Sophie falls in love immediately and begins to imitate the "inside of the dog", which, fortunately, is a calm place. The shrieking stops. Everybody begins to breathe again. Until Paul Inverness, the dog's grumpy, socially isolated owner, moves to the mountains, and it all begins again. Much to Angie's humiliation, when they're thrown out of Aunt Vi's house, Angie's mom moves the family to the mountains after Paul and his dog. There, despite a 50-year difference in their ages, Angie and Paul form a deep friendship - the only close friendship either has known. Angie is able to talk to him about growing up gay, and Paul trusts Angie with his greatest secret, his one dream.
When the opportunity arrives, Angie decides to risk everything to help Paul's dream come true, even their friendship and her one chance at a real home - the only thing she's dreamed of since her father was killed. A place she can never be thrown out of. A place where she can feel she belongs. By the best-selling author of Don't Let Me Go, When I Found You, and Walk Me Home, Where We Belong is a poignant, heartfelt, and uplifting story about finding your place in the world no matter how impossible it seems.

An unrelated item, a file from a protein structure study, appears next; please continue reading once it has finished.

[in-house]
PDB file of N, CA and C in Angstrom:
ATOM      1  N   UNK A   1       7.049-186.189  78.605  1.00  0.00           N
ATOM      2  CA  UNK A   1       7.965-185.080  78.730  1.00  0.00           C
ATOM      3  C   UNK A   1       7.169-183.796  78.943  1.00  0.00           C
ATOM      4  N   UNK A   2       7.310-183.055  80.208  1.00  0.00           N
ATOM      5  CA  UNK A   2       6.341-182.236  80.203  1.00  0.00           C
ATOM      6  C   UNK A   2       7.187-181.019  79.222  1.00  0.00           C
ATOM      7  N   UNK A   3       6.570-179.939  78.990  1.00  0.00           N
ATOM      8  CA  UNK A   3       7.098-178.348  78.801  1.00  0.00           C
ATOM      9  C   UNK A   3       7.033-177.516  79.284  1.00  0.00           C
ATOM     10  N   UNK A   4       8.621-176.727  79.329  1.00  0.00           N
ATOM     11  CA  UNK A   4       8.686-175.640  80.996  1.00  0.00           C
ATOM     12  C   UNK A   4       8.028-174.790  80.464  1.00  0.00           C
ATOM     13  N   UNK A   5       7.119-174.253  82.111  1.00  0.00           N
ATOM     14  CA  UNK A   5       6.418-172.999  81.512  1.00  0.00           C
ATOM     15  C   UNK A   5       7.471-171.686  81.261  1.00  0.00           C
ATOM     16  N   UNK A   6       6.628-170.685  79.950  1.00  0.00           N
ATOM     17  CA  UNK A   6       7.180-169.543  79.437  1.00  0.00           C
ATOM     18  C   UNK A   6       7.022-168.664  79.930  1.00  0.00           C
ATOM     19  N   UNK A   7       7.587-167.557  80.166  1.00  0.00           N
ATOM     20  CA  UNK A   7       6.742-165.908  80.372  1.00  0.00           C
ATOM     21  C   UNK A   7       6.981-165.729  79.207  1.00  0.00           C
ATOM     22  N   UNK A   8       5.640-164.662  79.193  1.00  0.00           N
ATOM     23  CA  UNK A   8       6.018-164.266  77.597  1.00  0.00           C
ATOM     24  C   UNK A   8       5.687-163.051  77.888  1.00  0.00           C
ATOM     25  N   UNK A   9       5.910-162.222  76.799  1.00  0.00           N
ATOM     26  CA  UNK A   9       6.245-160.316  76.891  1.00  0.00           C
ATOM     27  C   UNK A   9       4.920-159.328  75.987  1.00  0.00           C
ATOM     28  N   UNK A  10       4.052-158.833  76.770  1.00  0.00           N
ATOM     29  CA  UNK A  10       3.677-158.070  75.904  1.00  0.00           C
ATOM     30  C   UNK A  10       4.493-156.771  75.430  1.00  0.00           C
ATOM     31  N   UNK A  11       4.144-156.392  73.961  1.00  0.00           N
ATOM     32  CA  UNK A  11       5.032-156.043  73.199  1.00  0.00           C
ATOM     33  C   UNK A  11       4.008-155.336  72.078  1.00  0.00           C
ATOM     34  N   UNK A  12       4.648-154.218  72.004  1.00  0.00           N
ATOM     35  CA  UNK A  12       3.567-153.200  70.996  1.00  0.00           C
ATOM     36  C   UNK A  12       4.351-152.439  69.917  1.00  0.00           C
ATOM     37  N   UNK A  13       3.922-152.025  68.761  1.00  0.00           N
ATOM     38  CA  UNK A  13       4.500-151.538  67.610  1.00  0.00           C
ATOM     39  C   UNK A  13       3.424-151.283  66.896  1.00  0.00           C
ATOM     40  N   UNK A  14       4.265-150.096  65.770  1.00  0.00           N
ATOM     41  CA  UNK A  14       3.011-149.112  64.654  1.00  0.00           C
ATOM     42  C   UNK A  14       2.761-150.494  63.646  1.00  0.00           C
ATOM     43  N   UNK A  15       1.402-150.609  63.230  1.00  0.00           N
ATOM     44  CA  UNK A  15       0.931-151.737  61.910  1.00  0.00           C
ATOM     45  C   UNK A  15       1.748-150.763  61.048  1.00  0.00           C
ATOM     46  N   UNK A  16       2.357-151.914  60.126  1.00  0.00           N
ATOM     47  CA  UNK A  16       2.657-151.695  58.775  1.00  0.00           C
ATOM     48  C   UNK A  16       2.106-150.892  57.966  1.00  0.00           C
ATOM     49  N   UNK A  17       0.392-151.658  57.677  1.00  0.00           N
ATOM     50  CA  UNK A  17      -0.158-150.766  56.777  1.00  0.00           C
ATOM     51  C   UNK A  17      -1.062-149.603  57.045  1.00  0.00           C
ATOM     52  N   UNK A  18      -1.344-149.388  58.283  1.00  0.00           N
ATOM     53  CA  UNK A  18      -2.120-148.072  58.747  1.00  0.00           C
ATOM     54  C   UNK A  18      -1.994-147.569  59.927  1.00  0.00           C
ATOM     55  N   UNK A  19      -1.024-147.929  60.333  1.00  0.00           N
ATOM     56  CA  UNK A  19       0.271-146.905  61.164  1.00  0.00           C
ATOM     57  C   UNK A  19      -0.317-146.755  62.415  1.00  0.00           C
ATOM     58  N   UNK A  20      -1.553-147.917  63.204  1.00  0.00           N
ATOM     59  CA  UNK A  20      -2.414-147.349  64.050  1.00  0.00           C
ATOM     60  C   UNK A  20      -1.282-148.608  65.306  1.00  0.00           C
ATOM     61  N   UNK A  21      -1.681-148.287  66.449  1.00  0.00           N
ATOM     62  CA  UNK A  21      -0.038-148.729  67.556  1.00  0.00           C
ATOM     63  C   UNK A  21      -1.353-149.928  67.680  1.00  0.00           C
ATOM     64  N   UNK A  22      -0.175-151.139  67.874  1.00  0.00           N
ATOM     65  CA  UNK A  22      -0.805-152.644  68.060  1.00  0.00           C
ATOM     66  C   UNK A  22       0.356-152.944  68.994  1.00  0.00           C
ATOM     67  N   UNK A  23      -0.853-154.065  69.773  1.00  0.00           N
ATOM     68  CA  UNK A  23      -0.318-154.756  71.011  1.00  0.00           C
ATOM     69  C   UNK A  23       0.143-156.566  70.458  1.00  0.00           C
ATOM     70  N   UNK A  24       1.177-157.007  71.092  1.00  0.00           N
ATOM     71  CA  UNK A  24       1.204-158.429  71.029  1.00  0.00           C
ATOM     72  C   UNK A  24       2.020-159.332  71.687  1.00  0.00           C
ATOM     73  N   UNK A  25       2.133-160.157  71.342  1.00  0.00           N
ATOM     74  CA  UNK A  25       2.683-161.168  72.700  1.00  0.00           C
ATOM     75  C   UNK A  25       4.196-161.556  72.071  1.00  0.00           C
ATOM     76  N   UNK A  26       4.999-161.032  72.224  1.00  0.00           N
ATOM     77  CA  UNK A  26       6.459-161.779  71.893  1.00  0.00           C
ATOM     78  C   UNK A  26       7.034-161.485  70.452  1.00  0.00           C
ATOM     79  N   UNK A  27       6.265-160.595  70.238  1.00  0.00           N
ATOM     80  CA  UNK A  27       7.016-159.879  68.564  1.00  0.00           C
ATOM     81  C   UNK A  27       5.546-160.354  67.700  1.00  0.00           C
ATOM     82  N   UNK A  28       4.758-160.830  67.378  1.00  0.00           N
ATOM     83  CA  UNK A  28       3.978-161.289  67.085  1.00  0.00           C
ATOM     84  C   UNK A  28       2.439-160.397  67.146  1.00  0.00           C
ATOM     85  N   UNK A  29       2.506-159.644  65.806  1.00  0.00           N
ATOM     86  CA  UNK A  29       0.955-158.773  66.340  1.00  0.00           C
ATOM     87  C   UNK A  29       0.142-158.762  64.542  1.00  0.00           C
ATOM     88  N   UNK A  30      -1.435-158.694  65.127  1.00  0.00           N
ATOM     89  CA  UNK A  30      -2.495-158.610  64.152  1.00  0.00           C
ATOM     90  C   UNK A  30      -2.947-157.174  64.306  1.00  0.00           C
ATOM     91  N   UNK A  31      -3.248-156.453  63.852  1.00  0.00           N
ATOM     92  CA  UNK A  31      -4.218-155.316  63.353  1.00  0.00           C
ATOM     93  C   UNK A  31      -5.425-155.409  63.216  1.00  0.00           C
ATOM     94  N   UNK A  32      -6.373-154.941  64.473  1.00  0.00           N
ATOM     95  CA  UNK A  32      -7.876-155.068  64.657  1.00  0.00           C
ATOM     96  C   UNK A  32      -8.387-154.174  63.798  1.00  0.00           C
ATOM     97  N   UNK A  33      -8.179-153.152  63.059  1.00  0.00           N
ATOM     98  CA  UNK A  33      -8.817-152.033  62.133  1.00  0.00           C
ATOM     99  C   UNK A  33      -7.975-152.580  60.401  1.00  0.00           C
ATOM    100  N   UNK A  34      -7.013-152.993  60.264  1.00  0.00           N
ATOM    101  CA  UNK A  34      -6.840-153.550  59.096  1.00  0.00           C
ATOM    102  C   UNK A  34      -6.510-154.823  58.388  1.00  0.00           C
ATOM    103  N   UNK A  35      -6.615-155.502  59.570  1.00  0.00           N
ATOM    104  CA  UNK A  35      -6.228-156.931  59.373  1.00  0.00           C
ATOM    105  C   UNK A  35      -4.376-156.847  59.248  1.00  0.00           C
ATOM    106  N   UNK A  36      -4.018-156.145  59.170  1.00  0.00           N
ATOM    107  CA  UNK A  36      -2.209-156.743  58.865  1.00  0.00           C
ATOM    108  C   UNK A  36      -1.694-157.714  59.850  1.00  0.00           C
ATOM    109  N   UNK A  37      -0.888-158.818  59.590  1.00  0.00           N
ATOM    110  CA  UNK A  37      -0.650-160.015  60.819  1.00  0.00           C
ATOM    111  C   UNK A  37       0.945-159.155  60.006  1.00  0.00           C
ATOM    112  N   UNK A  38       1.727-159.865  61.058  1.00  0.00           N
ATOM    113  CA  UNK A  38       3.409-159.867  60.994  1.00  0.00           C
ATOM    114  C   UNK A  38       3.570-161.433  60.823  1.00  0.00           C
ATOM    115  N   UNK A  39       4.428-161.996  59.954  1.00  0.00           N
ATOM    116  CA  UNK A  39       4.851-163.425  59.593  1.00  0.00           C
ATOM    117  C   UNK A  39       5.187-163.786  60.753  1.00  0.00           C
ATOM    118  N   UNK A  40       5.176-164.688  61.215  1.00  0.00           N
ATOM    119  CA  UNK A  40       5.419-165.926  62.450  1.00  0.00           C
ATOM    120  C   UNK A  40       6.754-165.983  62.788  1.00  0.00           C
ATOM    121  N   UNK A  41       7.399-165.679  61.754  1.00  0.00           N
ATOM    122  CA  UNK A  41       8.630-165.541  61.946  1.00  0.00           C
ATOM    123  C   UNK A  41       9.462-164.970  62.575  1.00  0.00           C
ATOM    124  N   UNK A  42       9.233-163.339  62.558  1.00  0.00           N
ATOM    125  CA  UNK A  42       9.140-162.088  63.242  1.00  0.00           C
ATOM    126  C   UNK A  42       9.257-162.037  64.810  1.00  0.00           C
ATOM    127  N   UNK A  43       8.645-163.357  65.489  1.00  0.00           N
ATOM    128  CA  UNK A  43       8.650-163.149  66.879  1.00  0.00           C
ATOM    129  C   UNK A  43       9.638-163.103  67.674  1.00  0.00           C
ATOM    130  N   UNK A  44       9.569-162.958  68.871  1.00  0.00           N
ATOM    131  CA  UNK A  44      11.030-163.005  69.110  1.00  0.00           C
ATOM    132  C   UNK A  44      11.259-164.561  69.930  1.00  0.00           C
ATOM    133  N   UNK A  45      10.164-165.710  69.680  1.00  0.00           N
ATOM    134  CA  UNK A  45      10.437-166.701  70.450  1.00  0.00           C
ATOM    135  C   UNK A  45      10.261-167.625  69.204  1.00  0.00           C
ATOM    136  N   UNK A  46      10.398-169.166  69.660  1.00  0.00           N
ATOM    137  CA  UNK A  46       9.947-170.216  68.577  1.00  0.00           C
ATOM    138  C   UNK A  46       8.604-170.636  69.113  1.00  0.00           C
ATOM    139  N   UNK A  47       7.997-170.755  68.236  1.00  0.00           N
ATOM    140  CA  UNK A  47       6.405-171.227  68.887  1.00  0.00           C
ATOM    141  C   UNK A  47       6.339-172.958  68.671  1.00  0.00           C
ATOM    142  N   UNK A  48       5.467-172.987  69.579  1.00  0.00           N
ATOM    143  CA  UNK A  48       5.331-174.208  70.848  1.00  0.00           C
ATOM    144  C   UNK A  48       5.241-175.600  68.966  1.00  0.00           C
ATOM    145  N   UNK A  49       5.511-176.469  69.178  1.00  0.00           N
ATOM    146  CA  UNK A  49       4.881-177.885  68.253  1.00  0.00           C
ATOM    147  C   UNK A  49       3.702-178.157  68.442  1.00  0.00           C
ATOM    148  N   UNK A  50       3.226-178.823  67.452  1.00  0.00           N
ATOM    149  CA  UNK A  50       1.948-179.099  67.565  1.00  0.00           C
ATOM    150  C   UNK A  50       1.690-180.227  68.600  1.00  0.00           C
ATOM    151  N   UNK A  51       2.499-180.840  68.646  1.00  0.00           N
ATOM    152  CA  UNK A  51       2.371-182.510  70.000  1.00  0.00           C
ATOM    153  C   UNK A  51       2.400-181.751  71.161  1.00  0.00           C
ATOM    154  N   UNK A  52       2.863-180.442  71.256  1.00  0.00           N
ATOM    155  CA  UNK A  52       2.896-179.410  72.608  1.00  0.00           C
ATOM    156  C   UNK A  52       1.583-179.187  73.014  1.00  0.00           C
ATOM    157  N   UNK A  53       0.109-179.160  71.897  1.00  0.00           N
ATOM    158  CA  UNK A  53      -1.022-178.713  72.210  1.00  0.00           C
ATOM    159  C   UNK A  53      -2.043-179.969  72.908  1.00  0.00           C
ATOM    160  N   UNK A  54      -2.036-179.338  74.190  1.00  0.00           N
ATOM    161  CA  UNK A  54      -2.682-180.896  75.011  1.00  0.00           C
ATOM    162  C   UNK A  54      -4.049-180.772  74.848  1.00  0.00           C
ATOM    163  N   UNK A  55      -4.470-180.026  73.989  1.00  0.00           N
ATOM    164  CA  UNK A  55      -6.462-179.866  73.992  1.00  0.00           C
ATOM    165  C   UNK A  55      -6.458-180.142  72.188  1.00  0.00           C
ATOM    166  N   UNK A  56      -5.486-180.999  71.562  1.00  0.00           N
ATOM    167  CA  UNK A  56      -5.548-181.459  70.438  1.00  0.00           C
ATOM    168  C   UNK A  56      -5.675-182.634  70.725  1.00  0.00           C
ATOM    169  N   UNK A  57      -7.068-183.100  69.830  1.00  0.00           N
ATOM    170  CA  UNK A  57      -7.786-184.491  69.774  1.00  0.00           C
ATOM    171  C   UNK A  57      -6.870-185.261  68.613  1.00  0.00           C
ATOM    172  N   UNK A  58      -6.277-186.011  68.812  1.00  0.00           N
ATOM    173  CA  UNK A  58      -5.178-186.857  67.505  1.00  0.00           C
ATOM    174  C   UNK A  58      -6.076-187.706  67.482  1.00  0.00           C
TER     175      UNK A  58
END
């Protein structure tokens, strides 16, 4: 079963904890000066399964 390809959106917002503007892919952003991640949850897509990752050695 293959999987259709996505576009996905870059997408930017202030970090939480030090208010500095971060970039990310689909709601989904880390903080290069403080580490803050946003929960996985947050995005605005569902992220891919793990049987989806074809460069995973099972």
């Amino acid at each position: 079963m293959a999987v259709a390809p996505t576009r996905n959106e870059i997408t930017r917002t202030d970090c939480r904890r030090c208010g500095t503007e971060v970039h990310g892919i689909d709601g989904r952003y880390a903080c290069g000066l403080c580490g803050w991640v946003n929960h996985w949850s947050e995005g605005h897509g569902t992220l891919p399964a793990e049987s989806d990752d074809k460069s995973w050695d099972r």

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Customer ReviewsMost Helpful
By Me & My Girls on 18-03-15
Another Great Book By This Author
After reading a couple of okay to pretty good books by this author I enjoyed her return to a great book immensely. Once again it's about finding family in the the world, when the family you have isn't up to the job. It's the story of a child that stumbles upon and then chooses to act in loco parentis for someone they happen to meet in their life. The actual parent is not so much a bad person as they are a poor parent and thus the child is in need of a real adult in their lives. The author's ability to create a few very likable characters and relationships is good enough that I've listened to six of her audiobooks ranging from good to really good or great and mostly enjoyed listening to very similar stories six times. This one might be the best of the six and at worst is third best. A full five stars for the story of a child who is forced to become an adult far too soon; and the adult who chooses to take on something very close to a parental role. I recommend both this author and this book heartily.
19 of 19 people found this review helpful
By booksrfun on 03-04-15
I have read several of Ms. Hyde's books now. I find a recurring theme of poor or absent parenting skills runs through them. I find her topics thought provoking, but am disappointed in her recurring view that poor parenting builds character.
I really enjoyed the relationship in this book between the main character and the "lonely neighbor. Overall I would recommend this book.
11 of 11 people found this review helpful